Concerning gender, as it relates to the trans issue, it also brings in the issue of what is “real”, of what is “authentic”. In March 2017, Jenni Murray, the editor of Radio 4’s ‘Woman’s Hour’, wrote in the Times newspaper that trans women, are not “real”. This was in relation to, as she saw it, the fact that trans women had not lived their lives, as a woman, with the experiences, that this was meant to entail.

I found this very curious, as it is actually replicating the patriarchal notion of what was considered to be “real” to be a woman. So, back in the 18th-20th century, a “real” woman would have a husband, be running a home, have children, so what does this then make women, to day, who have neither?

On March 13th 2017, Sam Hope, writing in “The Queerness”, about the support given to Jenni Murray’s comment by Chimanda Ngozi Adichi, said, “Things are getting worse for trans people lately. Trump has rolled back trans protections and over here in the UK, people with power and influence seem to be lining up to denounce us. Dame Jenni Murray was no particular surprise given the trans-sceptical nature of many Women’s Hour slots and the BBC’s overall stance towards us. But my hero Chimamanda Ngozi Adichi’s latest offering is a knife in my heart. From such a wonderful writer and thinker, whose TED talk, The danger of a single story has been a huge influence on my ability to think in pluralistic, intersectional terms, the dull mediocrity of her latest “big” statement, is depressing and laughable.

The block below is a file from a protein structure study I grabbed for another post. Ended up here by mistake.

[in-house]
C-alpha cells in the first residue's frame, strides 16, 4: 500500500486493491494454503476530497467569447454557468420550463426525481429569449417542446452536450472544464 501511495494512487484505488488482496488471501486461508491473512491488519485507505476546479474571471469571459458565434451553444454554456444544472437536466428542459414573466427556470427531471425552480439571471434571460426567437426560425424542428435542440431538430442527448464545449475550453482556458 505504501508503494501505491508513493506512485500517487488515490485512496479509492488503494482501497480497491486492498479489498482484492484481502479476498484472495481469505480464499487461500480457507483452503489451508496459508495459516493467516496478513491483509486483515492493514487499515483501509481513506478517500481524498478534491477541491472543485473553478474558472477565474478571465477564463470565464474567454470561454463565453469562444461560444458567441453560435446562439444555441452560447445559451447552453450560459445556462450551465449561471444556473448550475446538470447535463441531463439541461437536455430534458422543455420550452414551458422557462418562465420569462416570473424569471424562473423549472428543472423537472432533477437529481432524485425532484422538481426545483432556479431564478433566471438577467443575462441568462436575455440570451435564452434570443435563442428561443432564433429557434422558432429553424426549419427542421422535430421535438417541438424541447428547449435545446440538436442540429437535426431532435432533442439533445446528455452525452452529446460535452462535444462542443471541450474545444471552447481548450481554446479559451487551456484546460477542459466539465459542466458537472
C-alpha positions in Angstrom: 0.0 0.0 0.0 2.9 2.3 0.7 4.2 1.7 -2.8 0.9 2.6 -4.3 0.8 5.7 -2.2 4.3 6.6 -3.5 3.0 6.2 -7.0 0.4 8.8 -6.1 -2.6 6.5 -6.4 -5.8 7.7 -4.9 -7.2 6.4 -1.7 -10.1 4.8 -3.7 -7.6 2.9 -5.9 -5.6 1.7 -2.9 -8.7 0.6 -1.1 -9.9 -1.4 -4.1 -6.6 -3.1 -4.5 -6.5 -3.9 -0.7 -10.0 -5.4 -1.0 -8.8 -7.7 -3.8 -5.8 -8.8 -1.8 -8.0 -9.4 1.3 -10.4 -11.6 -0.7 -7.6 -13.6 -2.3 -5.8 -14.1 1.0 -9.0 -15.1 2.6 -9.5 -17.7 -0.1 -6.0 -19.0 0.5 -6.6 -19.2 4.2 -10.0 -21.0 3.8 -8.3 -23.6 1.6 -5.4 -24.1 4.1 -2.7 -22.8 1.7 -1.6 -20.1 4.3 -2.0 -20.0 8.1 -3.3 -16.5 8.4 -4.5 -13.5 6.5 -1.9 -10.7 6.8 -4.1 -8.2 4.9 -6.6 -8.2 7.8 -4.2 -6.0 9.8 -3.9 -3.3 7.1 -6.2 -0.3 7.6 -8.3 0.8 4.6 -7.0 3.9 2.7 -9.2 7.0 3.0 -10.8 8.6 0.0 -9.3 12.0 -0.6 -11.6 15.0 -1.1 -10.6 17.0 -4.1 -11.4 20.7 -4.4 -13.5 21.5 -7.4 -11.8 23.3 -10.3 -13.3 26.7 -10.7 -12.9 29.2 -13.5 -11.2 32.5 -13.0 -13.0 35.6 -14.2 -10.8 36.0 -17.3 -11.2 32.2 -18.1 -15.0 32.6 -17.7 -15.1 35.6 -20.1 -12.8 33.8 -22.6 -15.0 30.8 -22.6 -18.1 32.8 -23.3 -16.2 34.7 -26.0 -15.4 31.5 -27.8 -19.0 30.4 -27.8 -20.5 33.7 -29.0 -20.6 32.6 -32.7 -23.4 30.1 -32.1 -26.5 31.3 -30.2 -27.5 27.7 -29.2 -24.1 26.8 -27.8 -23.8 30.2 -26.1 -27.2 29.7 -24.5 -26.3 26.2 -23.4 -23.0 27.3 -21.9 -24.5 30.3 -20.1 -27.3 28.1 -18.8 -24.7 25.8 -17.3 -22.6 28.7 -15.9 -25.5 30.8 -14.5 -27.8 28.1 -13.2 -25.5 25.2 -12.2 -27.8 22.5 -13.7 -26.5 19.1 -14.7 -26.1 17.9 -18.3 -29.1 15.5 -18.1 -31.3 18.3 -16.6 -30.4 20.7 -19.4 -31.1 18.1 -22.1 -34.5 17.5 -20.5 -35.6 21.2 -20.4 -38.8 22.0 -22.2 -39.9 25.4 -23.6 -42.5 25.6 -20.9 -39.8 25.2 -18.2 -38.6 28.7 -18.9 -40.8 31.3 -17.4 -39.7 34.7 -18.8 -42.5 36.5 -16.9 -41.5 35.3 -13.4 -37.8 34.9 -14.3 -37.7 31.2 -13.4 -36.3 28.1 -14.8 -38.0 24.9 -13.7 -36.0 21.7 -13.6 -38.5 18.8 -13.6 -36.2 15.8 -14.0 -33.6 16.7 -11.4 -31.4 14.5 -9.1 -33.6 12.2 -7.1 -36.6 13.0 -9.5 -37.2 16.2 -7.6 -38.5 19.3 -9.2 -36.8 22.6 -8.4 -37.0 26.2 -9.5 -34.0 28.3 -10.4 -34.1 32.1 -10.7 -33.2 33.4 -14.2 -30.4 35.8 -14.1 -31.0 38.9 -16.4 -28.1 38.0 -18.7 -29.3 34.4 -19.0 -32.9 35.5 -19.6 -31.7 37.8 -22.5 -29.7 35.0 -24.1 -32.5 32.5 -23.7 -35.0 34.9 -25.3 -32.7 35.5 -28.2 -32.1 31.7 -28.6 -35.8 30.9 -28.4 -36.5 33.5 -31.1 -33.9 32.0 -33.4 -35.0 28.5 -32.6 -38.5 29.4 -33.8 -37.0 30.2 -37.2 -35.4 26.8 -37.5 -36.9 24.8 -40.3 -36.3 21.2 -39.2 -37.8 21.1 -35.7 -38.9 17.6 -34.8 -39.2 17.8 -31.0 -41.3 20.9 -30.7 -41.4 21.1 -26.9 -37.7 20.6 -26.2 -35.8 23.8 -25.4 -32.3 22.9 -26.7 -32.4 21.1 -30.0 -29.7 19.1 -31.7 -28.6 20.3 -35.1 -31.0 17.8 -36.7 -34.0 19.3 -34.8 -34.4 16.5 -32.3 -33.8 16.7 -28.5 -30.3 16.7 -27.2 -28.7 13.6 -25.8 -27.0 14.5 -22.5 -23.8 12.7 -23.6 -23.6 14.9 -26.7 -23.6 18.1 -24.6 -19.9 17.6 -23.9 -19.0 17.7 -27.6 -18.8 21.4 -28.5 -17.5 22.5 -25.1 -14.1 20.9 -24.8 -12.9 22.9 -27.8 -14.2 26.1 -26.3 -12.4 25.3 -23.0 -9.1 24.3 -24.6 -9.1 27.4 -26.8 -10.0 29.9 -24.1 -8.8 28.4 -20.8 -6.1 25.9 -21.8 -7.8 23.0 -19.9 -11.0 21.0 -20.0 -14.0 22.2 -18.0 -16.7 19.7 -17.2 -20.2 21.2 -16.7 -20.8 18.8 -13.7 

It approximates to “well, trans women aren’t really like other women, are they?” It seems to say a lot, while saying nothing at all. It also points to how boring and obvious you can be when you hold the privileged position in a debate. Such a contrast to the wonderful eloquence Adichie must reach for when speaking of the condition of African women.

Because it sounds plausible, and nobody has to think too hard, people will nod as if this is her usual level of wisdom. Those of us without such a reach of course have to be much more clever to get people listening and nodding. Trans women are just not the same, claims Adichie, but this applies to many women – white western women do not experience FGM, some women are infertile, not all women have relationships with men, not all women have XX chromosomes.

People try many tricks to “other” trans women, but “woman” is a social construct – there is no such thing as a “real” woman, there is only a word used to describe a social grouping whose edges are ragged and complex”